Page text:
Perhaps no sequence sums up the 2017 Union season thus far (though there are, unfortunately, plenty of candidates) as well as this attacking move from NYC in the 68th minute. It begins with NYC rotating the ball to avoid CJ Sapong’s high pressure. Alberg moves off of Pirlo (who he still man-marked often, even down a goal) to press Chanot, but his angle gifts the defender space to advance play. After distributing the ball, Chanot immediately opens for a pass. Meanwhile, Alberg’s play is done. The ball is played into Pirlo, who moves forward unchallenged and plays into David Villa’s feet. Moments later, the match should have been 2-0 if not for Rodney Wallace’s too-cute finishing touch.
Broken down, there are a number of important aspects to this play.
- NYC’s recognition that they need to take Sapong out of the play.
- Alberg’s incredible approach to Chanot and Ilsinho’s quarter-hearted effort at providing support.
- Once Pirlo is free, the visitors immediately find him, and the other two midfielders both move away from the ball at angles, which means they pull defenders away but also change the lane those defenders have to shadow; Medunjanin and Bedoya both need to continually assess their positioning rather than finding a lane and approaching the ball.
- Pirlo doesn’t try to play the ball to those midfield runs (more on that later), understanding that they are decoys.
- David Villa responds to Ring’s run by checking around him and realizing that he can help by pulling the defense out of the center. He makes a quick feint at a deep run, and this simple five-step move draws the attention of both Marquez and Elliot. Meanwhile, Ring is behind Medunjanin, who now has to ask for help and doesn’t get it.
This is reactive defending. It takes thought, which slows down behavior, and it signals that the attackers are dictating space to the defense rather than the other way around.
A final note on that play is important to make: It started with Chanot, a central defender moving into the prime ages of his career, who NYC brought in last July. He only played in six matches last season, but at age 27, he has a lot of room to grow. Next, it featured Jack Harrison, who NYC traded to obtain in the draft. NYC brought in high-priced acquisitions Pirlo and Villa, and involved offseason signings Alex Ring and Rodney Wallace nearly scoring.
In short, it was a reflection of a modern MLS roster versus Philadelphia Union. Each player involved in the play was — price aside — a relatively low risk/high return signing.
- Chanot and Ring are both entering peak ages for their positions, and both were brought in to fill specific holes in the roster: A leaky defense and a Lampard-sized midfield gap.
- Villa and Pirlo were expensive, but sure as a sure thing gets.
- Harrison, like Keegan Rosenberry, is an example of using the draft well. With so many good players out of the draft system, it’s only worth spending resources on the draft if you are targeting a specific player for specific reasons. NYC thought Harrison was special and moved accordingly.
- Finally, Rodney Wallace was a known MLS quantity.
In short, NYC spent the offseason building on the foundation Patrick Viera laid in his first season in charge. Meanwhile, Philadelphia Union made high risk signings with uncertain upsides and retooling their system to fit a regista model. Different approaches, and far different results.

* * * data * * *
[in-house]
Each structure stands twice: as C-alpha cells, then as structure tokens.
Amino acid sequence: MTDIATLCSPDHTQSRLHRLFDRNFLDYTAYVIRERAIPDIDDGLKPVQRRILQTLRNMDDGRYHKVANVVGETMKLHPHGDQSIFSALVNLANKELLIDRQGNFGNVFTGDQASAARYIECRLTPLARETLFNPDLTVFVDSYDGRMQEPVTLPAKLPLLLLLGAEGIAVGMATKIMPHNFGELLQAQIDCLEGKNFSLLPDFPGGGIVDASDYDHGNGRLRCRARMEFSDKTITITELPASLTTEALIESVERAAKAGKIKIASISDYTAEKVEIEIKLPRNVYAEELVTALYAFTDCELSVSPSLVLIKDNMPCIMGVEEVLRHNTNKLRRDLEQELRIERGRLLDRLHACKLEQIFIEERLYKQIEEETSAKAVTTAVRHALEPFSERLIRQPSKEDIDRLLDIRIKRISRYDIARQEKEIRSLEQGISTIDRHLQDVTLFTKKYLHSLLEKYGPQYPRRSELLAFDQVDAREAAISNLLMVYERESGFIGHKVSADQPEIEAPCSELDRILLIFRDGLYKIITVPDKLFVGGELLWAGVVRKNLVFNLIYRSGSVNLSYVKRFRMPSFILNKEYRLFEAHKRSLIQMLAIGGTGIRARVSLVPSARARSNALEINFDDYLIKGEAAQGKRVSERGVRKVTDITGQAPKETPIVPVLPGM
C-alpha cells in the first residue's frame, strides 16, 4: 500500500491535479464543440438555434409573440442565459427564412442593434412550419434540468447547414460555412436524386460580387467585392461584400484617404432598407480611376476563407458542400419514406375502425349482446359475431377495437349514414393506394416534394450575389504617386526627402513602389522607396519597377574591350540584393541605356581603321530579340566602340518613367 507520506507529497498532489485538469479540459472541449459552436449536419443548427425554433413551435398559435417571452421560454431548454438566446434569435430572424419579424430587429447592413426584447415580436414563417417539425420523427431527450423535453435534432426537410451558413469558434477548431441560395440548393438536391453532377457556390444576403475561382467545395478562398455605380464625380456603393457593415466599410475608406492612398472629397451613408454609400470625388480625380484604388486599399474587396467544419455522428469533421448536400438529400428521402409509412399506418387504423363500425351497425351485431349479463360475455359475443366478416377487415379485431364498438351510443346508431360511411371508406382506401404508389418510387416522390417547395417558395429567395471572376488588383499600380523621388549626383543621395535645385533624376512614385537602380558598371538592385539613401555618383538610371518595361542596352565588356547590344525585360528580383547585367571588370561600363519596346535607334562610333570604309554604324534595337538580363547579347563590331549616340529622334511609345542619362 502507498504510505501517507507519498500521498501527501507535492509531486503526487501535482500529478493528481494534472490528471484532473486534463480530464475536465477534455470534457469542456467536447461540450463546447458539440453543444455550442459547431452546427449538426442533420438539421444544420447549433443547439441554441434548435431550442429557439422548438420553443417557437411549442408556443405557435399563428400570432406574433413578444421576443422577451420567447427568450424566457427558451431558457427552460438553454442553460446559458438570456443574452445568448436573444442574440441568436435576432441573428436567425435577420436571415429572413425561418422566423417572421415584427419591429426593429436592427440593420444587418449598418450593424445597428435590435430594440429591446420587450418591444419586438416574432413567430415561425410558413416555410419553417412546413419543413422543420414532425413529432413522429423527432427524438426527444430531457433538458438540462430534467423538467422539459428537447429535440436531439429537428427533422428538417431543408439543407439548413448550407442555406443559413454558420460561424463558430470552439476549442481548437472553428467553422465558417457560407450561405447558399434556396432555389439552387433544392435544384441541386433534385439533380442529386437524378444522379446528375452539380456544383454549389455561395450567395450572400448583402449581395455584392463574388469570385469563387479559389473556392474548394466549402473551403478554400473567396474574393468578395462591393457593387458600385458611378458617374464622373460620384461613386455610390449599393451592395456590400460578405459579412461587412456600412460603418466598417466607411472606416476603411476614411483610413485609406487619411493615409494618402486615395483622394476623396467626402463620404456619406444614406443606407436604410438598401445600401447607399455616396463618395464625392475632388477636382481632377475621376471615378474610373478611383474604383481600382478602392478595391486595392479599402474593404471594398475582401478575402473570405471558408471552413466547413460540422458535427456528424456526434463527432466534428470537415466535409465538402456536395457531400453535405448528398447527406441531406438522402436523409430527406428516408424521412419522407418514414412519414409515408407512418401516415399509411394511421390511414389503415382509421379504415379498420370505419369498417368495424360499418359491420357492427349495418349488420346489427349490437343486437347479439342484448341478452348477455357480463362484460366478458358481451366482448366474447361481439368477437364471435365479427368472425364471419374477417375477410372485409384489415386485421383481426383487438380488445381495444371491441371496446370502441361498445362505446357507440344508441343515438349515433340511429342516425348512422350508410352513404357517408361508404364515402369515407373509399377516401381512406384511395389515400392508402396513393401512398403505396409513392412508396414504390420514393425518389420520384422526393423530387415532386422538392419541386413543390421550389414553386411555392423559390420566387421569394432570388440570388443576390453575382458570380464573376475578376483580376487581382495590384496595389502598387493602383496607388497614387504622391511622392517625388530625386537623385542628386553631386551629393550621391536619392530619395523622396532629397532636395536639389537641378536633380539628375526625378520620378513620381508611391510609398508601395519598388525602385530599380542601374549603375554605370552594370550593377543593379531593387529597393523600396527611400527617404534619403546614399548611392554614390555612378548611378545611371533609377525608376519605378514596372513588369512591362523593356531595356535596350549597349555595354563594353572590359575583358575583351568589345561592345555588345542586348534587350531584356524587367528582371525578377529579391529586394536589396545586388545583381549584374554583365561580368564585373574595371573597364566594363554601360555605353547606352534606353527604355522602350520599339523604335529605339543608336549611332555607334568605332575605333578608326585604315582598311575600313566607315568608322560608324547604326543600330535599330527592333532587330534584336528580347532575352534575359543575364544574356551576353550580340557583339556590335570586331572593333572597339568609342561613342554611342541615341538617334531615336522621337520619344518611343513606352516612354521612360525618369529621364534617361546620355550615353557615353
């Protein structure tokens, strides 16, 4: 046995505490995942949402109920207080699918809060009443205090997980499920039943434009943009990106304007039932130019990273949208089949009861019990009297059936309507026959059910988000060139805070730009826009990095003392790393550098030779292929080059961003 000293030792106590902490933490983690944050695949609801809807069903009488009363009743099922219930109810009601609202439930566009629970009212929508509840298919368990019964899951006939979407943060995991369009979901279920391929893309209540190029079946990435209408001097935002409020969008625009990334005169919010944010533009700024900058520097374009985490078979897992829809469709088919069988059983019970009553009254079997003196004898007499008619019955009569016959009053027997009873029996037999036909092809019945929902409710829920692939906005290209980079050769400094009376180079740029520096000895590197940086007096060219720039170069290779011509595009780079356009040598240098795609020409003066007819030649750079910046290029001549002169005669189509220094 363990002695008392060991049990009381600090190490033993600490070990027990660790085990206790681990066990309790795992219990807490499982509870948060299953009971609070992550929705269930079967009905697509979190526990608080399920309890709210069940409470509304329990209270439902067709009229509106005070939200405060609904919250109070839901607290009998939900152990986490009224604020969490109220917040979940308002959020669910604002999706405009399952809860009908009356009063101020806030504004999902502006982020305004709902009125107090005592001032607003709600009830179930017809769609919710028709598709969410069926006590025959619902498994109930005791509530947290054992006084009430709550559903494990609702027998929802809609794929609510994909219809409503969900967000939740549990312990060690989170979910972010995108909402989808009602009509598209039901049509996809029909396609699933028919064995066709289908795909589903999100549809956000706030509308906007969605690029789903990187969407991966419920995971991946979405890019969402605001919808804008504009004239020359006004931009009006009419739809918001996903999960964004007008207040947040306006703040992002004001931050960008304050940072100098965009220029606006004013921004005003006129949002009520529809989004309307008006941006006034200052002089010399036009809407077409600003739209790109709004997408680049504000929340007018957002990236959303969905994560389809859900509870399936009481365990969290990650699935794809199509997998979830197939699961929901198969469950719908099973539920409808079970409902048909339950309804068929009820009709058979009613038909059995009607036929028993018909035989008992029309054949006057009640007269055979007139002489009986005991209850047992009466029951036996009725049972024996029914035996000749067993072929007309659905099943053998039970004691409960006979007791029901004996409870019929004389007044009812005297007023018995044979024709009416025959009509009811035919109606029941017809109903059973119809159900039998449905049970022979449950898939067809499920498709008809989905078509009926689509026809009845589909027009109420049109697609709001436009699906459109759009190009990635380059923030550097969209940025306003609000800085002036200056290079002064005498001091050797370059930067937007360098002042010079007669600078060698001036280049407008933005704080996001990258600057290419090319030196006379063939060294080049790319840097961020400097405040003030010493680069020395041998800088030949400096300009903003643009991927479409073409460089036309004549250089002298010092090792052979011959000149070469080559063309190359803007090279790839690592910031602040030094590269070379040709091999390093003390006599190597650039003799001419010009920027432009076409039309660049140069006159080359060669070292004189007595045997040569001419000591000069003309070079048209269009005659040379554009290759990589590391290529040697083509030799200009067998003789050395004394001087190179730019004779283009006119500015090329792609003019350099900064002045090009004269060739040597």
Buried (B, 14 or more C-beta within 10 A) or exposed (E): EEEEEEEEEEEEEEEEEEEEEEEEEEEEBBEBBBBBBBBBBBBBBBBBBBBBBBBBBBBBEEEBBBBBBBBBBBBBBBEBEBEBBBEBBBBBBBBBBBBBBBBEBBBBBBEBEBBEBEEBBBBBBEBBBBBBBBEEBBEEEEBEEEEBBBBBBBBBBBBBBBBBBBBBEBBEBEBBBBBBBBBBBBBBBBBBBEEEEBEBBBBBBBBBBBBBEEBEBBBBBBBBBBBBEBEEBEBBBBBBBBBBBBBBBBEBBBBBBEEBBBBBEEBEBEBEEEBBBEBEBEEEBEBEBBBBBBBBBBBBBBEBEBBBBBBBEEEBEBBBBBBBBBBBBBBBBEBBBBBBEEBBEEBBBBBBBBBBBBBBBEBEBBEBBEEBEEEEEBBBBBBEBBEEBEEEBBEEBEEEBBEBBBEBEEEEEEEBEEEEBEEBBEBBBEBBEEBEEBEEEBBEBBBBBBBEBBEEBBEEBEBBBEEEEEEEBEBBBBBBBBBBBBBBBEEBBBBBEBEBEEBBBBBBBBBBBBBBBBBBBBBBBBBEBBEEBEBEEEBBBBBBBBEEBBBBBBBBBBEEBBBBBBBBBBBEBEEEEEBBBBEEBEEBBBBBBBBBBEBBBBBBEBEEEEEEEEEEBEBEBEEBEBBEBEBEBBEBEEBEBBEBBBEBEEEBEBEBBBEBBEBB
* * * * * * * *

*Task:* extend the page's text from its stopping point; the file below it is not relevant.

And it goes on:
A strange aspect of the Union’s attack is how it rarely builds effective triangles on the wings. The striker is dedicated to remaining between the center backs, so the Union are simultaneously dropping one or more midfielders deep to instigate buildups and playing long passes out wide to get behind the first line of pressure. This results in many instances where the fullback and winger are on the touchline at the same time, both limiting their options when receiving the ball and making them easier to disconnect. The issue is exacerbated because dropping two midfielders means there is often a delay in central support for the wings.
Above, you see Elliot hit Rosenberry with a long diagonal pass, and Medunjanin moves up in support, bringing Pirlo out of the middle. This creates a 3v3 on the outside, and for a moment the Union have a positional advantage because Pirlo hasn’t arrived yet. But they make no use of it: Ilsinho doesn’t create space for himself, and even if he had there was nobody moving into the space Pirlo vacated to provide the outlet and dangerous drive toward net.
In contrast, NYC generated strong wing support as the match went on. Below, you can see Villa put Marquez in a difficult position by checking deep on a throw. Marquez decides to drift into the back line after his initial pressure, which gives NYC a numerical advantage on the wing and leads to a free cross.
Finally, you can see that NYC built an overload on the left in the lead-up to their opening goal. Maxi Morales joins the play late, creating a 3v2 and giving NYC the ability to counterpress and regain the ball when Rosenberry takes a very loose touch. The poor communication and spacing between Fabinho, Marquez, and Elliot provides the opportunity for Matarrita to easily find Harrison for the goal. One thing to notice in the buildup is that Alberg cannot drift over to help on the wing because his role is purely Pirlo-based. This means that once the visitors have a numerical advantage on the wing, they keep it and Philly cannot support their overburdened defenders.
There are certainly things to build on following the Union’s latest defeat. They executed the defensive side of the high press effectively, even if they looked hapless going forward off of turnovers. Jack Elliot proved solid with the ball, and offers far more upside than Oguchi Onyewu. Medunjanin showed, once more, that he can create isolations with his distribution, though he also highlighted just how poor Philly’s wide play has been once the ball gets out to the wings. Andre Blake continues to look more comfortable in the air than at any point last season, even if his distribution remains a struggle.
But overall it is hard to find positives in a home defeat that featured no real goalscoring chances. For the second consecutive week, a team came into Chester and attacked the Union right side relentlessly and effectively. And even with Bedoya deeper to help out, Philly had no real answers. Indeed, it’s hard to look at the Union’s roster, look at the results outside of the stellar scoring runs by Sapong and Alberg last season, and look at their recent play, and figure out how the future gets rosier any time soon.